I had planned to write my review of American Dirt by Jeanine Cummins the day after I finished it. But to begin with, I was swept up in such a state of sadness that I couldn’t quite find the words I needed to write about it as eloquently as I would have liked, and then I found myself down something of a Google rabbit hole as I read, watched and listened to all the controversy surrounding it; something I will touch on later in this review.
I was lent a copy by my friend Jane, who owns Gertrude & Alice; both her and her daughter Kate had read it, and I took it with me to Byron Bay over Australia Day weekend, with plans to start it if – and when – I finished the book I was reading at the time. Alas, I accidentally left said book in the airport, and so started American Dirt shortly after take off.
The book’s opening – in which we meet Lydia and her son Luca, cowering in the bathtub of her mother’s bathroom as sixteen members of their family are gunned down outside – sets both the tone and the pace for the rest of American Dirt, a book that I read with a sense of looming horror and despair over two single sittings. What follows is a powerful portrayal of the of the plight of the migrant, as we witness an innocent mother and her young son desperately – and illegally – attempt to enter the US from Mexico, while fleeing from the cartel who assassinated their family. The grief, the fear, the risks they were forced to take to save both their loved ones and themselves was paramount to the novel; so too was the savagery of the cartel in the pursuit of their victims. At its heart, this is a novel about love and sacrifice and privilege and fear. And while no one is to be trusted, amid much cold-blooded barbarity and those out to make quick buck at the expense of the downtrodden, there are good souls along the way who provide food, water, and shelter to the migrants.
For the last quarter of the American Dirt I could barely draw a breath, but at the same time I didn’t want it to end. I genuinely can’t remember the last time I felt this shaken up, broken and bruised by a book (as anyone who saw me crying in Bondi as I raced through the final pages can attest to). There has been much, much controversy surrounding American Dirt. But, for what it’s worth, here is my take. For me one of the reasons I read is to educate myself, to foster greater empathy for others, and to learn more about cultures I otherwise might not, and I believe that American Dirt has given me a greater understanding of what others are going through. It has given life to faces I only ever see on the news, and a voice to the untold stories of many. Utterly harrowing, heartbreaking, hauntingly beautiful. I don’t think I’ll ever stop thinking about this book.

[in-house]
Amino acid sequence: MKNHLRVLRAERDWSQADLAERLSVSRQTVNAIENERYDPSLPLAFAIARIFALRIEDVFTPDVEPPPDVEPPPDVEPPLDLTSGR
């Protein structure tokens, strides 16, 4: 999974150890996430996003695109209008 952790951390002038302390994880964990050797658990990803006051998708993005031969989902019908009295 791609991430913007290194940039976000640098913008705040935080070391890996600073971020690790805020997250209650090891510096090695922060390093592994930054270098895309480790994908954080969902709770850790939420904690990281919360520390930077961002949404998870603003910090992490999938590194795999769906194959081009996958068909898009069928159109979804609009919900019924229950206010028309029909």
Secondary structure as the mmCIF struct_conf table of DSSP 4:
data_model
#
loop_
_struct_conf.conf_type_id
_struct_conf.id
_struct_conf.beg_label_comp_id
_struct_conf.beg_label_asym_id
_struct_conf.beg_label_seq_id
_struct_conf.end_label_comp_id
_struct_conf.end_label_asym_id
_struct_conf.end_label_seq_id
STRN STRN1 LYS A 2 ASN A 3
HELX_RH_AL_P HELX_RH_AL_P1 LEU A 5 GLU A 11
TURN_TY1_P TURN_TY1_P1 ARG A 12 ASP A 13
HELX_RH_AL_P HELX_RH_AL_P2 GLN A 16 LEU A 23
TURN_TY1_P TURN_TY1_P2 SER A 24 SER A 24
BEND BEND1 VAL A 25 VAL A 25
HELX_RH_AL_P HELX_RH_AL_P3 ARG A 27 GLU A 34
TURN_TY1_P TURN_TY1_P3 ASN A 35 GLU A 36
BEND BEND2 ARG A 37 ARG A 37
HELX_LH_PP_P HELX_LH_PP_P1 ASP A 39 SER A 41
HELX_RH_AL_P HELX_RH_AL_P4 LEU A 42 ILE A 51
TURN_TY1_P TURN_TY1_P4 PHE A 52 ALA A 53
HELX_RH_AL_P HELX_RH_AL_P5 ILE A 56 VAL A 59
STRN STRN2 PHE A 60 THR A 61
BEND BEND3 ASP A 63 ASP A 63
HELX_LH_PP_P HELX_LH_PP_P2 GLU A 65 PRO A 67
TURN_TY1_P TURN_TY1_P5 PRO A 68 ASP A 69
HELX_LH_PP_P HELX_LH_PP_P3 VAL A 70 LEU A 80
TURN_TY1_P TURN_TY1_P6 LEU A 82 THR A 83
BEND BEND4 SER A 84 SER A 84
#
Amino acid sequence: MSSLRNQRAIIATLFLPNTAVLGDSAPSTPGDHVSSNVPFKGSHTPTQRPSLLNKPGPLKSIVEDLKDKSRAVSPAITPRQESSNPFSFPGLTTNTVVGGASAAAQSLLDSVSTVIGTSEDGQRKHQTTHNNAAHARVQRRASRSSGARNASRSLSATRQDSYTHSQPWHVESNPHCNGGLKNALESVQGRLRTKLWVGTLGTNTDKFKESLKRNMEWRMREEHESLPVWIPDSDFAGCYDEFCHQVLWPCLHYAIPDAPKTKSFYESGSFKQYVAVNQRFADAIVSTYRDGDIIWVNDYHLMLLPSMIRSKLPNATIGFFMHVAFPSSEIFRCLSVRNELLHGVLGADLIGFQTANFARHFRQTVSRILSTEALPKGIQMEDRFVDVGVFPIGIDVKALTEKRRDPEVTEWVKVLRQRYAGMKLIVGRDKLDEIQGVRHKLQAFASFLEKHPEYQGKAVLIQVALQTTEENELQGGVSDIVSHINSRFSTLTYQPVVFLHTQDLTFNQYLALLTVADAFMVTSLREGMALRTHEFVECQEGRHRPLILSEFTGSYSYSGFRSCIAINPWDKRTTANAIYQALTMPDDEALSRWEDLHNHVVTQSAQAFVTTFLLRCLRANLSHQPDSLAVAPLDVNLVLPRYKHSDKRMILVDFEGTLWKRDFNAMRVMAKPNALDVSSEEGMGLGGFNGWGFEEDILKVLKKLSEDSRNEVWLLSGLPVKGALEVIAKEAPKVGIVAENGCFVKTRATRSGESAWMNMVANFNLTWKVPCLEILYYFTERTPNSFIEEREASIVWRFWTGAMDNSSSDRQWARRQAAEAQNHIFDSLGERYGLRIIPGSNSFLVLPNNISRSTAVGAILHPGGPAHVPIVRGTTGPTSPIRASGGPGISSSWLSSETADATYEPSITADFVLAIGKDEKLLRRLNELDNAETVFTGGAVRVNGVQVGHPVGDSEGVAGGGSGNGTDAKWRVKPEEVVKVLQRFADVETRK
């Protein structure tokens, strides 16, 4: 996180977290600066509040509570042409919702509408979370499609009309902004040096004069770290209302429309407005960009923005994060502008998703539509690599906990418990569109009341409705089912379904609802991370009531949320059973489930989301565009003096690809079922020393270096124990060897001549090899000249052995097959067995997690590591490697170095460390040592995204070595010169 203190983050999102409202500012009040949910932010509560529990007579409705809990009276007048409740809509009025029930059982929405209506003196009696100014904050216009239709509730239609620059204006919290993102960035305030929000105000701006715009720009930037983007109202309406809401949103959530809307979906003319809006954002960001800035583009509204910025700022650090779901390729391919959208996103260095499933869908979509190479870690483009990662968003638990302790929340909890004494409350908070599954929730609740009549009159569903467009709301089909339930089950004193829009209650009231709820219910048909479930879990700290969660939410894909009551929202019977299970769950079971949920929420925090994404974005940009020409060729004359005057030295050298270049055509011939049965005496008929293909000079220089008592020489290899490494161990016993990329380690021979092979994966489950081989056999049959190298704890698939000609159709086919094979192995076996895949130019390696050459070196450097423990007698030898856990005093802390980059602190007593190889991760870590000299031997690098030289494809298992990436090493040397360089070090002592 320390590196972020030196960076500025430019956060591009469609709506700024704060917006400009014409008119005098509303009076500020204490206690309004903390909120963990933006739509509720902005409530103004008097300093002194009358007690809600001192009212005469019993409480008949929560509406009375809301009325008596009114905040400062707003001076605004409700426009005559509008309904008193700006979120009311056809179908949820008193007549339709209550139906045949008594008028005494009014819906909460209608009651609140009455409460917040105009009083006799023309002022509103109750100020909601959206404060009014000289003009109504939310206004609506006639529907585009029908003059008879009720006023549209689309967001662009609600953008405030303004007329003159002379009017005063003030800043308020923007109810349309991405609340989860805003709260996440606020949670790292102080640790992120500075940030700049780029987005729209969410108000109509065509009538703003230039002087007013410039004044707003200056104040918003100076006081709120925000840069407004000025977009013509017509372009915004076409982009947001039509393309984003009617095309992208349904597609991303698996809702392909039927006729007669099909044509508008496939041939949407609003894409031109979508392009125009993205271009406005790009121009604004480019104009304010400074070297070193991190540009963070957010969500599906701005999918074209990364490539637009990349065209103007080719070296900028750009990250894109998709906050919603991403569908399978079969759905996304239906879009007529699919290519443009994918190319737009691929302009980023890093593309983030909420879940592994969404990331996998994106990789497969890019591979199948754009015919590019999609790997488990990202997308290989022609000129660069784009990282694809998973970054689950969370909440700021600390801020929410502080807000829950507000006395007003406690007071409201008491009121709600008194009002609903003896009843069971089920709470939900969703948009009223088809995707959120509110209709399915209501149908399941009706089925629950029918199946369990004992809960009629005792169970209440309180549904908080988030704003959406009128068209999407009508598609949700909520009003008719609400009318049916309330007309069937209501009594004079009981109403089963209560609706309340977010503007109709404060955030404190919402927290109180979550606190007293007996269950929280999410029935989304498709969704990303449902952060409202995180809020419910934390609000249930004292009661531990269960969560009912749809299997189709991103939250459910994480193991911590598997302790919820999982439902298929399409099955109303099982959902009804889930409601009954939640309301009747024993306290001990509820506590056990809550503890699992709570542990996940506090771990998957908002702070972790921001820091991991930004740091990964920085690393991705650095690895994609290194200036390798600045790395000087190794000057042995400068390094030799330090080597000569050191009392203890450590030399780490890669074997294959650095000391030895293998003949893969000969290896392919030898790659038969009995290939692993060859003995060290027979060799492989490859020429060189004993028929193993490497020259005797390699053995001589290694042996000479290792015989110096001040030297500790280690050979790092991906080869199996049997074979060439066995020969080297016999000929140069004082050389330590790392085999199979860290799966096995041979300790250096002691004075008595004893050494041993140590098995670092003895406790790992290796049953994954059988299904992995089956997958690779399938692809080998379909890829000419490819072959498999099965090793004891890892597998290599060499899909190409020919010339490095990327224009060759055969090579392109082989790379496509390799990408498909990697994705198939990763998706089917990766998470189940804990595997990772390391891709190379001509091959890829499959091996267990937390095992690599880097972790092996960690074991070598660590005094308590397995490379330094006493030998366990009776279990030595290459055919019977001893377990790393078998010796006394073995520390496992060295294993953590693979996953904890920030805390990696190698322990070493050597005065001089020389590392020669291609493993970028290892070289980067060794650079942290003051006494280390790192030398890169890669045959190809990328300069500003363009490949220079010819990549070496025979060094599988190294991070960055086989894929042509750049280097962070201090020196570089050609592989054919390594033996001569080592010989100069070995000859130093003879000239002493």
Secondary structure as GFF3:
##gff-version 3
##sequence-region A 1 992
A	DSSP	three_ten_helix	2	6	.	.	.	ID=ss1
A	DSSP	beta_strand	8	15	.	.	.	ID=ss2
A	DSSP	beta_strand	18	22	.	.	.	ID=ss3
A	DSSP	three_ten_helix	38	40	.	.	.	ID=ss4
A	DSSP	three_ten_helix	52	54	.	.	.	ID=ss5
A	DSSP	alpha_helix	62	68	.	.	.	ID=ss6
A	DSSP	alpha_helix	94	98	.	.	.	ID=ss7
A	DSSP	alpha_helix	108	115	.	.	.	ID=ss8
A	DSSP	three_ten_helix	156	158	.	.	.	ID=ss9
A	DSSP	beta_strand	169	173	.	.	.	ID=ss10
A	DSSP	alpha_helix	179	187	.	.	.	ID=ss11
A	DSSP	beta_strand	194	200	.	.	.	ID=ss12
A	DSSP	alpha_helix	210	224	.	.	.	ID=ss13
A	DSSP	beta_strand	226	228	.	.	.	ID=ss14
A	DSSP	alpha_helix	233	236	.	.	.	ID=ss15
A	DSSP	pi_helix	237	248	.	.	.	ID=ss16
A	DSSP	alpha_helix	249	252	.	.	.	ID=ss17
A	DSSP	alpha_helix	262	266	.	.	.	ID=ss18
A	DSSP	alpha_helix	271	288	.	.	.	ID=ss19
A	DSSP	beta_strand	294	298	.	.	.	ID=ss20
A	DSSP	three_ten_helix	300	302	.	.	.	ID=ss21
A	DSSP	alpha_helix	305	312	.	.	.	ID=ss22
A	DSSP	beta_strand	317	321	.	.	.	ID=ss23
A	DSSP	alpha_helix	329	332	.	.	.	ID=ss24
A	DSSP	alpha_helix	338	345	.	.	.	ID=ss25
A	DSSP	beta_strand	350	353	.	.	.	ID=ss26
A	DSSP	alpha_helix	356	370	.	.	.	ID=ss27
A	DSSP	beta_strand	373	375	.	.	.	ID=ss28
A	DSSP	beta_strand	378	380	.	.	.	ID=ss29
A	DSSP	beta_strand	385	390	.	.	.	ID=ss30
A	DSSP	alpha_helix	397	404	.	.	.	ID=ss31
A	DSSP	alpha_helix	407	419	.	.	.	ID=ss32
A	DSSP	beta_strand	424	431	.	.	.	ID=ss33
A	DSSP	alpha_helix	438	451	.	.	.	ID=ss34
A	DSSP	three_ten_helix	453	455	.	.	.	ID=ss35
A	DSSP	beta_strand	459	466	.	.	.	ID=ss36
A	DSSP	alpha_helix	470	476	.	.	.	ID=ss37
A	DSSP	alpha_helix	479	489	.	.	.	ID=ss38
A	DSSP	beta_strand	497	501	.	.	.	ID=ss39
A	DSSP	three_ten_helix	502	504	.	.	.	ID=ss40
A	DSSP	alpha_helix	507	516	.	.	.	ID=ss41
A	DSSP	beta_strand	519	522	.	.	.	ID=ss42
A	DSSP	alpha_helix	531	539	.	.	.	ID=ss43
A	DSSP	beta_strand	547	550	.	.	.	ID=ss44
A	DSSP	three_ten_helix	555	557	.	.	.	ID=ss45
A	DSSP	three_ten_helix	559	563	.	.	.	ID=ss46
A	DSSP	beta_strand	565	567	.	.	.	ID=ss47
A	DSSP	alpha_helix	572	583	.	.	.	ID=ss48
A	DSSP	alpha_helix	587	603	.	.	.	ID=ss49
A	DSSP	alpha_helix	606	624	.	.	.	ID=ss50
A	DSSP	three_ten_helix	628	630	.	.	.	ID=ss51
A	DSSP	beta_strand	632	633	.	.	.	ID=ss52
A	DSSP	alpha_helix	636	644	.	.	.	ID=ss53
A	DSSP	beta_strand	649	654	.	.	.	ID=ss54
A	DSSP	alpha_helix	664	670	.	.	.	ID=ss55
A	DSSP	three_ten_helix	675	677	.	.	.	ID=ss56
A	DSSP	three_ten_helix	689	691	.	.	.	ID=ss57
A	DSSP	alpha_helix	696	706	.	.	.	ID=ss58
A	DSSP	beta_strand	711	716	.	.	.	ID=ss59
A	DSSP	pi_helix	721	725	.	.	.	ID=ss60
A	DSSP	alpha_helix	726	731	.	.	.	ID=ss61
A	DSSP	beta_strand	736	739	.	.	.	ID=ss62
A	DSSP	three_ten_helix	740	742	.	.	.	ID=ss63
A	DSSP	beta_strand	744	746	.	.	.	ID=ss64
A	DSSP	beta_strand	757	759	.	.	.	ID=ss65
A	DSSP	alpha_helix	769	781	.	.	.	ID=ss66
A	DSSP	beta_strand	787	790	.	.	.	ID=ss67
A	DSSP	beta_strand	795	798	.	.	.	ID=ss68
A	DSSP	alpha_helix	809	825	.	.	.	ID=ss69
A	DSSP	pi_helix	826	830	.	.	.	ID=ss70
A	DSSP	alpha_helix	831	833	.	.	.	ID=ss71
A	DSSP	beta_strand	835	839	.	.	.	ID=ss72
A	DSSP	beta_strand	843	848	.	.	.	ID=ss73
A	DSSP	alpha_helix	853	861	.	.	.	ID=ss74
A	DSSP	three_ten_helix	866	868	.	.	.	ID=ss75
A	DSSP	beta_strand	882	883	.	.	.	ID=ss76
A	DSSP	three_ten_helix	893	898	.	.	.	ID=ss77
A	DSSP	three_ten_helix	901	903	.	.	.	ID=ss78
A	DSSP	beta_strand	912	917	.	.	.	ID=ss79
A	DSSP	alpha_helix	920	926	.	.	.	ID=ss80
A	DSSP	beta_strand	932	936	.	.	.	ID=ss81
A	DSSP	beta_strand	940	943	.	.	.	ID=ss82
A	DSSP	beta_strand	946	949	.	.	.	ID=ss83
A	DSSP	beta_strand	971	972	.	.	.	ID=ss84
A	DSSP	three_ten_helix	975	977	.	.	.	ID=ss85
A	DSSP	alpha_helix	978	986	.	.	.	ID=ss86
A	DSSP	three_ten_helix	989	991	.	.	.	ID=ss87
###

About American Dirt
También de este lado hay sueños. On this side, too, there are dreams.
Lydia Quixano Pérez lives in the Mexican city of Acapulco. She runs a bookstore. She has a son, Luca, the love of her life, and a wonderful husband who is a journalist. And while there are cracks beginning to show in Acapulco because of the drug cartels, her life is, by and large, fairly comfortable.
Even though she knows they’ll never sell, Lydia stocks some of her all-time favorite books in her store. And then one day a man enters the shop to browse and comes up to the register with a few books he would like to buy—two of them her favorites. Javier is erudite. He is charming. And, unbeknownst to Lydia, he is the jefe of the newest drug cartel that has gruesomely taken over the city. When Lydia’s husband’s tell-all profile of Javier is published, none of their lives will ever be the same.
Forced to flee, Lydia and eight-year-old Luca soon find themselves miles and worlds away from their comfortable middle-class existence. Instantly transformed into migrants, Lydia and Luca ride la bestia—trains that make their way north toward the United States, which is the only place Javier’s reach doesn’t extend. As they join the countless people trying to reach el norte, Lydia soon sees that everyone is running from something. But what exactly are they running to?
American Dirt will leave readers utterly changed. It is a literary achievement filled with poignancy, drama, and humanity on every page. It is one of the most important books for our times
About Jeanine Cummins
Jeanine Cummins is the author of four books: the bestselling memoir A Rip in Heaven, and the novels The Outside Boy, The Crooked Branch, and American Dirt. She lives in New York with her husband and two children.
‘As American Dirt racks up sales, its author becomes the story‘, from The New York Times is a brilliant read. The problems with Jeanine Cummins and American Dirt from The Sydney Morning Herald. Oprah Winfrey breaks silence on American Dirt controversy.
Love this post? Click here to subscribe.